- The Washington Times - Sunday, June 4, 2006

NICOSIA, Cyprus — Greece and Turkey will try to improve their strained relations this week amid considerable skepticism in Athens about Turkish intentions and willingness to compromise.

A high-level meeting was planned after a midair collision of Greek and Turkish F-16 fighter jets May 23 over the Aegean Sea in which a Greek pilot was killed. Diplomatic efforts on both sides prevented wider repercussions from the incident.

However, 10 days later, a Turkish-operated cargo ship collided with a Greek tanker, also in the Aegean, with one Turkish seaman dead and five missing and presumed dead.

“A darkening sky over the Aegean,” read the headline of an editorial in the Athens daily Kathimerini, which said, “Turkey is continuing its military activity over the Aegean irrespective of the promises to be a good neighbor.”

Official Greek statements and comments to the press stressed the divergence of views between the two countries on most issues as Foreign Minister Dora Bakoyannis prepared to travel to Turkey for talks with Abdullah Gul, her Turkish counterpart. Mrs. Bakoyannis said she hoped for some “trust-building measures,” including a the establishment of a telephone hot line between the nations’ air force commands.

But Greek officials complained that Turkey’s recent behavior was “incompatible with its European Union candidacy” and predicted problems because of Turkey’s attitude on issues considered crucial by Greece. These include Turkey’s refusal to recognize the Greek-Cypriot government and a long-standing dispute over territorial waters in the Aegean, which is sprinkled with Greek islands.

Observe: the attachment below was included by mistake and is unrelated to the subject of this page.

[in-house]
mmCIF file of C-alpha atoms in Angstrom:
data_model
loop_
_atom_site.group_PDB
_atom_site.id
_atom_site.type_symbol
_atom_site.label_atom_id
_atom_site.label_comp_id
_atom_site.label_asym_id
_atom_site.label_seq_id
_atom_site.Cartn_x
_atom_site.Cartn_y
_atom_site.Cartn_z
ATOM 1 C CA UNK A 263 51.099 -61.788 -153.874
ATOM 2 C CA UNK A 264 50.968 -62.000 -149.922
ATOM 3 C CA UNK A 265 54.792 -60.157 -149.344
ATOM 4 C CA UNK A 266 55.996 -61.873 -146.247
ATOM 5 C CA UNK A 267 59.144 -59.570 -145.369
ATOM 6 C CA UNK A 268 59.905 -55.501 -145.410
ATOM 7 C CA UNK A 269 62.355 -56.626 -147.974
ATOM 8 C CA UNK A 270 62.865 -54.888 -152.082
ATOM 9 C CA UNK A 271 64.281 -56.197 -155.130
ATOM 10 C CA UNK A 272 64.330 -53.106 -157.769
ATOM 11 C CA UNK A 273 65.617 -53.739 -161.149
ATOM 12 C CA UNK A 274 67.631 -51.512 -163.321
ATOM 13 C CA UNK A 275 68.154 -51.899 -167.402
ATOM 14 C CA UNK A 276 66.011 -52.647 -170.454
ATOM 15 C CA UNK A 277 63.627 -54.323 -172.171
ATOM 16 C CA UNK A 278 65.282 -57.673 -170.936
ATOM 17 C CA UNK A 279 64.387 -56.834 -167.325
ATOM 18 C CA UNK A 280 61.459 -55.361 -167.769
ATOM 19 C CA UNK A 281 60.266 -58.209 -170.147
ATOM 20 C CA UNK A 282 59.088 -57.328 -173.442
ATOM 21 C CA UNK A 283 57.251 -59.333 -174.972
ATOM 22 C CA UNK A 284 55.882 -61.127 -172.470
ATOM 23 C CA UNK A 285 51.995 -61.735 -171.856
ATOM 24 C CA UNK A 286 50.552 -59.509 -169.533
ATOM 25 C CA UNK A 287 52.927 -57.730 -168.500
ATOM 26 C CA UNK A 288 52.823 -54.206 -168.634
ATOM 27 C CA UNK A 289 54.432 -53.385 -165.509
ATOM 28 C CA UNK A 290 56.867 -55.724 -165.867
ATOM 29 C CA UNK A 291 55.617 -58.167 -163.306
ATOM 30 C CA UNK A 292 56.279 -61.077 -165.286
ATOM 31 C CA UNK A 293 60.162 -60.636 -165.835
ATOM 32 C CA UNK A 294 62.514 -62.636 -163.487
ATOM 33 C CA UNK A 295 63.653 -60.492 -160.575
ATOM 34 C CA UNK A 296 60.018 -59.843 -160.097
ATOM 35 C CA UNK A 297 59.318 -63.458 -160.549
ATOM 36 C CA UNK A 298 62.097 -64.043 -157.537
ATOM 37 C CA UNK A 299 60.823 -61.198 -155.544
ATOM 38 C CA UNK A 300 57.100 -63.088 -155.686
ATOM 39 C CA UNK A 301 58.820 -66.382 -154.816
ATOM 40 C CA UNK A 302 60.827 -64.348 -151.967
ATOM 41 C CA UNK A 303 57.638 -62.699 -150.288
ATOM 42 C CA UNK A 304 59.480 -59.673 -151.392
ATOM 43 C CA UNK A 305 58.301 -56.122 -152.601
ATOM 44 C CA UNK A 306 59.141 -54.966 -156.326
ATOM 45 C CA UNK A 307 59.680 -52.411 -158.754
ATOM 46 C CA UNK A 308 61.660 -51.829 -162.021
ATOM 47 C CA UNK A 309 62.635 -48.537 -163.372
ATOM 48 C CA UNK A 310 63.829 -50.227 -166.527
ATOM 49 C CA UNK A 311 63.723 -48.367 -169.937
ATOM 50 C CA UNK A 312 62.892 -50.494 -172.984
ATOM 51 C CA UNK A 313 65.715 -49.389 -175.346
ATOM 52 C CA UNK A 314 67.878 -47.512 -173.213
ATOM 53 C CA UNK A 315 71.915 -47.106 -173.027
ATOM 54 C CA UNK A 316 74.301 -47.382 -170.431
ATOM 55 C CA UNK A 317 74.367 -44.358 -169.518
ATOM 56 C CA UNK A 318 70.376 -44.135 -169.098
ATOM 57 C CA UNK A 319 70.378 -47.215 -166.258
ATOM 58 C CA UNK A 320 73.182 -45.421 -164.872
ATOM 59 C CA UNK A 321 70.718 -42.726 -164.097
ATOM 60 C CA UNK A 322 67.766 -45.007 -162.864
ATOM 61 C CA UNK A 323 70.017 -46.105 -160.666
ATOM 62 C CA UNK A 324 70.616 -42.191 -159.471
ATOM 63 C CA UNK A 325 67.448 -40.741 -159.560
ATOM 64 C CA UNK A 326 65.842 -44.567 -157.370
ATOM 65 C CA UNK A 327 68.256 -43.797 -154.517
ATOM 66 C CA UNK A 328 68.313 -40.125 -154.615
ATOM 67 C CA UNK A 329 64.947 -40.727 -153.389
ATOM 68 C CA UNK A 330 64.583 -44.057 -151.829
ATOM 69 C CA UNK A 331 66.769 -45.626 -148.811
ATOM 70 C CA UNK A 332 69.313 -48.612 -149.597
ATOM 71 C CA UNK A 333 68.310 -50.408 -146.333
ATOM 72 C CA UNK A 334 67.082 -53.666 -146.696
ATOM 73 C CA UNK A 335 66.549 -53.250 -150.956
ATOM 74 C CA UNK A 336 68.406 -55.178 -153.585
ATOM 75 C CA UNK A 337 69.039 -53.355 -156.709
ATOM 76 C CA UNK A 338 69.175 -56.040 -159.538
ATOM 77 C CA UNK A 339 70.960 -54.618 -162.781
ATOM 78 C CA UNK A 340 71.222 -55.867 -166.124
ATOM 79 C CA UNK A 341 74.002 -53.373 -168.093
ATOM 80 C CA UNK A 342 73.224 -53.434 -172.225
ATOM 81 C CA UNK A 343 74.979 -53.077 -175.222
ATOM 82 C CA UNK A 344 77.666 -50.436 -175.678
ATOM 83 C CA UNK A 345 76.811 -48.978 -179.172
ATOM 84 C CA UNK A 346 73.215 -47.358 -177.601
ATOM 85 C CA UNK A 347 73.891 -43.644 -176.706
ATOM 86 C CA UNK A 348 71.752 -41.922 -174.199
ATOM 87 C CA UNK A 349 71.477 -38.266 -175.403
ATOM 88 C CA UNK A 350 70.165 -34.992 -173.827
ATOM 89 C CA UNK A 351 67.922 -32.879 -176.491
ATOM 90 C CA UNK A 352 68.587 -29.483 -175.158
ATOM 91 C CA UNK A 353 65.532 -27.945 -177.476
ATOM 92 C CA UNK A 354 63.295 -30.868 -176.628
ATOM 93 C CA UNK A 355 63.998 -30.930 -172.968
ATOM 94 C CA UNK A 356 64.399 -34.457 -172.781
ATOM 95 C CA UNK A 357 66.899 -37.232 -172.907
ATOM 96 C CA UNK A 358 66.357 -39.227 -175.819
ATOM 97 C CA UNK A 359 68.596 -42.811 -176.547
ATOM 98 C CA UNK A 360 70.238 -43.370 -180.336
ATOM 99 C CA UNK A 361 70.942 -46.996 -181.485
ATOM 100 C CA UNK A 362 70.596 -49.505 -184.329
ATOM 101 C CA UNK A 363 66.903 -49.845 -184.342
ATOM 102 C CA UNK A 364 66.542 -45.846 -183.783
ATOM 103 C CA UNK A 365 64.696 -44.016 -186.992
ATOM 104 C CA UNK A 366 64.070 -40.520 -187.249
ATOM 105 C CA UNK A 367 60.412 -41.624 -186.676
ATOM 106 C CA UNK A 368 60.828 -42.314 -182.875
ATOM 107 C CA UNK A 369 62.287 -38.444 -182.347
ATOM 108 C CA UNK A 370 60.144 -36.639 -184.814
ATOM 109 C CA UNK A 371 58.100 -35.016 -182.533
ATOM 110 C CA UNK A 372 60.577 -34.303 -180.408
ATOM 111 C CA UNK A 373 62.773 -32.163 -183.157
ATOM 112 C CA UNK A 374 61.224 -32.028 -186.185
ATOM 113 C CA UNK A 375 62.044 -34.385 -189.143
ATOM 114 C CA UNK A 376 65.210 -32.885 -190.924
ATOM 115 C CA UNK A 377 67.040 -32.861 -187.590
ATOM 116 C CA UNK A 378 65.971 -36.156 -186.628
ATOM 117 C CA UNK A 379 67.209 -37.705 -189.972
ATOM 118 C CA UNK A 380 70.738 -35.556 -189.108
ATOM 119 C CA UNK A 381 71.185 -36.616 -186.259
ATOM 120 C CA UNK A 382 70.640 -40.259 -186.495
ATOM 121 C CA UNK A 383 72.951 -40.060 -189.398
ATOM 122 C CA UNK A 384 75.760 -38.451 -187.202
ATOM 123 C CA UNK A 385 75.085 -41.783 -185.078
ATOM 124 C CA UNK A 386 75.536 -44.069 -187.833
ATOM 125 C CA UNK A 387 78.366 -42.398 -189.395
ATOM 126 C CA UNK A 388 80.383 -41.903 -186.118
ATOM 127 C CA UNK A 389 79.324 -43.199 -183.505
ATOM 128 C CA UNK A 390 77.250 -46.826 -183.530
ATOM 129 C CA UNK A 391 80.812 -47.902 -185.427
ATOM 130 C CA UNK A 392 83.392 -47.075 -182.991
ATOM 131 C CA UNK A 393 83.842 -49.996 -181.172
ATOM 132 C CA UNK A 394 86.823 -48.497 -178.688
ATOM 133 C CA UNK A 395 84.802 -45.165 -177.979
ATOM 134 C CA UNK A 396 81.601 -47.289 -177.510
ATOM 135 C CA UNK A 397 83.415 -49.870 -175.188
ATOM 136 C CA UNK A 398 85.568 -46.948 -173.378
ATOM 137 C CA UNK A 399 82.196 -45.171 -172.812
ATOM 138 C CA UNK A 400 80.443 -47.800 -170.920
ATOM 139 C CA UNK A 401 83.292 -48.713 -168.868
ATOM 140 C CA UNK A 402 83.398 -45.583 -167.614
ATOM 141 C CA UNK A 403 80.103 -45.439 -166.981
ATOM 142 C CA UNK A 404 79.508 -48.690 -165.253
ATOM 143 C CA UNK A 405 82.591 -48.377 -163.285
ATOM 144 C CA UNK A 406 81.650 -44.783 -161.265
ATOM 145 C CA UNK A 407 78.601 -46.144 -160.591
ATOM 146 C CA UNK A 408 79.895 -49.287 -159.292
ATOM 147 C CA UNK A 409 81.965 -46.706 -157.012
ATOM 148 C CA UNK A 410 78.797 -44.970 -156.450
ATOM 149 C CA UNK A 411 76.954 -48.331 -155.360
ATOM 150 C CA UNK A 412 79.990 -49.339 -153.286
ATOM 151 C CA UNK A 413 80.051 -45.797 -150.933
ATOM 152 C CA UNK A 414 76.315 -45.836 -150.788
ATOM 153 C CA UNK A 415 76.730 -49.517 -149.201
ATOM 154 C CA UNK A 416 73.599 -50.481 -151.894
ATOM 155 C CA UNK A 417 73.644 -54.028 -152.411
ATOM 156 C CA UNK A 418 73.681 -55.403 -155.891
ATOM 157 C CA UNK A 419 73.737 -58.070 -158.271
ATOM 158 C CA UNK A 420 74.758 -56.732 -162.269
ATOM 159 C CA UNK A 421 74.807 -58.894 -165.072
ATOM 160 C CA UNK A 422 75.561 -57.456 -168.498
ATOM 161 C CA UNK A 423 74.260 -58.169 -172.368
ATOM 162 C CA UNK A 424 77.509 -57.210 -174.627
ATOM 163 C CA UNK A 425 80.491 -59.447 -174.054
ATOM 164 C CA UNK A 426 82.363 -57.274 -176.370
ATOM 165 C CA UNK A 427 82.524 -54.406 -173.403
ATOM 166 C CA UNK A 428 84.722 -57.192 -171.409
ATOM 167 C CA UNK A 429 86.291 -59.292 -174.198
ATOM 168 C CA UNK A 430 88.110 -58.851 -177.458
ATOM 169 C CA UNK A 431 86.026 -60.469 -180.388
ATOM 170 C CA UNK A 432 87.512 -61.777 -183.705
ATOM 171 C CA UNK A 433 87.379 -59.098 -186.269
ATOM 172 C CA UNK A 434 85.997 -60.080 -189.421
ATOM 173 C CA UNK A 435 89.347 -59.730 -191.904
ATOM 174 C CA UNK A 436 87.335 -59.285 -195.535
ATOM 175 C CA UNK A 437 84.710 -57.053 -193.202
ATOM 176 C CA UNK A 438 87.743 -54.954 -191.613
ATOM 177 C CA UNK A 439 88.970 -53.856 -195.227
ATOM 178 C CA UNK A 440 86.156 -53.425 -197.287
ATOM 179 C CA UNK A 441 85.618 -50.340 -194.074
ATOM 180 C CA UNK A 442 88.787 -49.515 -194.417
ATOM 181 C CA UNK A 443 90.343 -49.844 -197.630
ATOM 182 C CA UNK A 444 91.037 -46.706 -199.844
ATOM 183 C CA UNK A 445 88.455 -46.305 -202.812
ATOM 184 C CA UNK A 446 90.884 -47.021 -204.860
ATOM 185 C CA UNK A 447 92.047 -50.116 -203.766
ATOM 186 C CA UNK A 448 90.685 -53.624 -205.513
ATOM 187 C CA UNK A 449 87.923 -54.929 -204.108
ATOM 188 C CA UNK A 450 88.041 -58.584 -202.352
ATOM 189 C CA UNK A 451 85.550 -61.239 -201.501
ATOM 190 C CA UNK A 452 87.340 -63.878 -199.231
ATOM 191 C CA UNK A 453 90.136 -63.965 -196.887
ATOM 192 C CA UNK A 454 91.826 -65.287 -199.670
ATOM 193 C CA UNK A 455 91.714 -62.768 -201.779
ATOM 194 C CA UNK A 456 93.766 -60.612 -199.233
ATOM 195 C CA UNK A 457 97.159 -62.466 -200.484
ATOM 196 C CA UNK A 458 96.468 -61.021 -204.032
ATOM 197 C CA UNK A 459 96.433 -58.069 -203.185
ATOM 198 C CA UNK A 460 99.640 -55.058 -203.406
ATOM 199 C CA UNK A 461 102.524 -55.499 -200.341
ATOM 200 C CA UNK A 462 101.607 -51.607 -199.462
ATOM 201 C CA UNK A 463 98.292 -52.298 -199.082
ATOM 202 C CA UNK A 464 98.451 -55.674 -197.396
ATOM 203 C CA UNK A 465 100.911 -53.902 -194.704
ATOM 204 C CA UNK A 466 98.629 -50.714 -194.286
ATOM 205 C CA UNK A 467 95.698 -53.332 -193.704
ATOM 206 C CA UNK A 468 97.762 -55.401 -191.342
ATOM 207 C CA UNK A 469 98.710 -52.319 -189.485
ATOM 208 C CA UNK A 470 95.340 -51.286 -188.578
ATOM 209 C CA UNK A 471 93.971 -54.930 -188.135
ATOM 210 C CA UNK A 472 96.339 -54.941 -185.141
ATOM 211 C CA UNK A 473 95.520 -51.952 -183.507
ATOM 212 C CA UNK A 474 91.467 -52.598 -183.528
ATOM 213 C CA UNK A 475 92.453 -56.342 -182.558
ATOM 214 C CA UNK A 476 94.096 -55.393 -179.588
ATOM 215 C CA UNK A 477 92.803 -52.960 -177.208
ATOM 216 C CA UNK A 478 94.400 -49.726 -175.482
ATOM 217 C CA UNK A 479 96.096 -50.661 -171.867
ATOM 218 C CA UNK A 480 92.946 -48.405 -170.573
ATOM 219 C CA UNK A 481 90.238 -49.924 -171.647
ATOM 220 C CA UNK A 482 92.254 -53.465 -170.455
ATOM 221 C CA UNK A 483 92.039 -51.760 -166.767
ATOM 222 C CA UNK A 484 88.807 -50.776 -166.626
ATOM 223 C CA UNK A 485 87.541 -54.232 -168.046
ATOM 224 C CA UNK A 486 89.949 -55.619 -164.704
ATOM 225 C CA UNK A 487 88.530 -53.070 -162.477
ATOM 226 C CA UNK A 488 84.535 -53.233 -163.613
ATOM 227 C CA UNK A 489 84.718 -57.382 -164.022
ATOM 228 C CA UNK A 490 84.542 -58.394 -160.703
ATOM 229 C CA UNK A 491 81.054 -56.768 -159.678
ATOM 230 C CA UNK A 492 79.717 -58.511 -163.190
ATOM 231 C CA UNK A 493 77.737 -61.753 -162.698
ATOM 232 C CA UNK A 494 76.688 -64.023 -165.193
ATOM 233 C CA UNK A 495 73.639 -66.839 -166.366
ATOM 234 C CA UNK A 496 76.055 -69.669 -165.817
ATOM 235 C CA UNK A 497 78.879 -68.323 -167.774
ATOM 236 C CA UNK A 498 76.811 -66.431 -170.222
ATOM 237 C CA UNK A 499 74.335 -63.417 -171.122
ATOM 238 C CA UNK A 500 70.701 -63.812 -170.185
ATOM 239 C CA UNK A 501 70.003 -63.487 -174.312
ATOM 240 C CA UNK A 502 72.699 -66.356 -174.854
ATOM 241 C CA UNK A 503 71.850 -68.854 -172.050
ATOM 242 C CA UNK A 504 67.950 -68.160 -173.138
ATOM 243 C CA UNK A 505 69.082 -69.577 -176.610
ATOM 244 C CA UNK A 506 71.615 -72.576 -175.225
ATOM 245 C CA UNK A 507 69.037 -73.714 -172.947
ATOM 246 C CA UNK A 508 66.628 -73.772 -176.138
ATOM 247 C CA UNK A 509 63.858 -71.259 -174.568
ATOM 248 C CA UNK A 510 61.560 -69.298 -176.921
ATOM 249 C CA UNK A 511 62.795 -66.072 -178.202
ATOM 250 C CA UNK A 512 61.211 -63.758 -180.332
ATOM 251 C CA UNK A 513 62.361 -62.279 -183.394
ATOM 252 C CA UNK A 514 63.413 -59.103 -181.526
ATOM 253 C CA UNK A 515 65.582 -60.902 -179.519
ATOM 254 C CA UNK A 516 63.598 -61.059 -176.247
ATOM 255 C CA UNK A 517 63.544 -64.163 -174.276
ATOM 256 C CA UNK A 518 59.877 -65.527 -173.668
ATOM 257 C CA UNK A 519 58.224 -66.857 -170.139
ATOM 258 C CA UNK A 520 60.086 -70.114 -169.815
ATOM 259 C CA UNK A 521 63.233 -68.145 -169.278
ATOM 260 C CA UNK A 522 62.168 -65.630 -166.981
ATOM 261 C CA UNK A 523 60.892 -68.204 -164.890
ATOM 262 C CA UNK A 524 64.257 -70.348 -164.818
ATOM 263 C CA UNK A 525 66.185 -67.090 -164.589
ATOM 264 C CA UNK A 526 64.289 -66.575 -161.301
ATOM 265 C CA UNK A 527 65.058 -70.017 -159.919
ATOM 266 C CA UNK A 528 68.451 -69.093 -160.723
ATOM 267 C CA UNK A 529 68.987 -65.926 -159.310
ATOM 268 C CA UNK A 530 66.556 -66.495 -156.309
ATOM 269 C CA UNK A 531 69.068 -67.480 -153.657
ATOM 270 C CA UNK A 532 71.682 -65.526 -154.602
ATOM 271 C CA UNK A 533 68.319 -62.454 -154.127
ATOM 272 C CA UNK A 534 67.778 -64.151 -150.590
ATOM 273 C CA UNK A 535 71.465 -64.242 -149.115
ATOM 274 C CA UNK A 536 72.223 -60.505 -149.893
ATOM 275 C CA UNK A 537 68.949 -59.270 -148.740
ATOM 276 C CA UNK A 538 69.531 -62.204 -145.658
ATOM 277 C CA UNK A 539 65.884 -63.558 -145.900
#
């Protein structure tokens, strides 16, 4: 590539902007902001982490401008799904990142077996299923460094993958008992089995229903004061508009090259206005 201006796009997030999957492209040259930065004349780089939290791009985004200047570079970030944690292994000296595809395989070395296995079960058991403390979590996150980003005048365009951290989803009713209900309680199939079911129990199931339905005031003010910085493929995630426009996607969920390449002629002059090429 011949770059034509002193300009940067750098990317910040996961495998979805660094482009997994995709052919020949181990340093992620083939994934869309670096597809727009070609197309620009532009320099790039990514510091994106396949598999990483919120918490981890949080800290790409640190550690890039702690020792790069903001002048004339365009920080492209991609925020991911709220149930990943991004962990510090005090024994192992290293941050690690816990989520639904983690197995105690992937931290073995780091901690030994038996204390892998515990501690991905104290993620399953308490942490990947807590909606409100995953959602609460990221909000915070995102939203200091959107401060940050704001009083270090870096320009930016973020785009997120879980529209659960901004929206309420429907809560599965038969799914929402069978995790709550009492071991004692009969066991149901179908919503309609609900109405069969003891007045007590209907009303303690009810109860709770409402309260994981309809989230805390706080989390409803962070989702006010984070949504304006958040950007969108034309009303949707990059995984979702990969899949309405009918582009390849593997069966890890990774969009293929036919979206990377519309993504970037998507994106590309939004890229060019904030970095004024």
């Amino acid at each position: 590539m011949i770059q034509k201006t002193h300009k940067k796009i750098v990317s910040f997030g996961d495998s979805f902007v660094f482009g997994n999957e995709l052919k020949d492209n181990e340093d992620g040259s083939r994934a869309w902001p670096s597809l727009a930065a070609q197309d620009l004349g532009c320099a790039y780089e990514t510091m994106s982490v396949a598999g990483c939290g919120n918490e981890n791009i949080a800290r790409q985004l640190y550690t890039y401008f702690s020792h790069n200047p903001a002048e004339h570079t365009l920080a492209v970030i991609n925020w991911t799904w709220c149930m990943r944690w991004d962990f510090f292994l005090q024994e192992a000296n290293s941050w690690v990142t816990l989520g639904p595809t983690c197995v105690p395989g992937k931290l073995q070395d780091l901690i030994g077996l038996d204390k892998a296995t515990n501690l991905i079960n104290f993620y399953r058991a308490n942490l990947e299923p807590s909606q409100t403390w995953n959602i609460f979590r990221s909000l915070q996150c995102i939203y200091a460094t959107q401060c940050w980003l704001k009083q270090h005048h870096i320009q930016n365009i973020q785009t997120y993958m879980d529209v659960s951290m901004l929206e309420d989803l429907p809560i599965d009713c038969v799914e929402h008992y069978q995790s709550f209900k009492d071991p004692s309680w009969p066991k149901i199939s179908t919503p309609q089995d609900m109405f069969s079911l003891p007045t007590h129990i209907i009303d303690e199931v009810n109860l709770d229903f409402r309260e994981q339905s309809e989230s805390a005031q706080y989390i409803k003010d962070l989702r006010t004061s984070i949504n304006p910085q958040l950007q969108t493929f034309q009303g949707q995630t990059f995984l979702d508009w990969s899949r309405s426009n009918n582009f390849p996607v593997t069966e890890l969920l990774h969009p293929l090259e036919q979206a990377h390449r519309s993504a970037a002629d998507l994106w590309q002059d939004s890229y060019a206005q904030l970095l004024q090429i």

The mood of pessimism contrasts with mutual satisfaction over the successful diplomacy after the May 23 aircraft collision.

At the time, Greek Deputy Foreign Minister Evripides Stylianides said the incident “did not lead to a souring of climate,” and in Turkey, a senior official said, “The two sides have a huge interest in working together.”

The reactions differed after the maritime collision, reflecting the persistent animosity between the two NATO members.

Officials in Athens said they do not think Turkey will make concessions on territorial claims in the Aegean or on the future of divided Cyprus.

Turkey refuses to conform to European Union protocol, which requires it to admit Greek-Cypriot aircraft and ships to its airports and harbors. It does not recognize the Greek-Cypriot government in Nicosia pending a settlement that would guarantee autonomy for the Turkish Cypriots.

According to one foreign assessment, the “Athens-Ankara rapprochement after the Aegean collision was artificial. … Now Greece wants to squeeze concessions from Turkey in exchange for its backing of the Turkish EU candidacy.”


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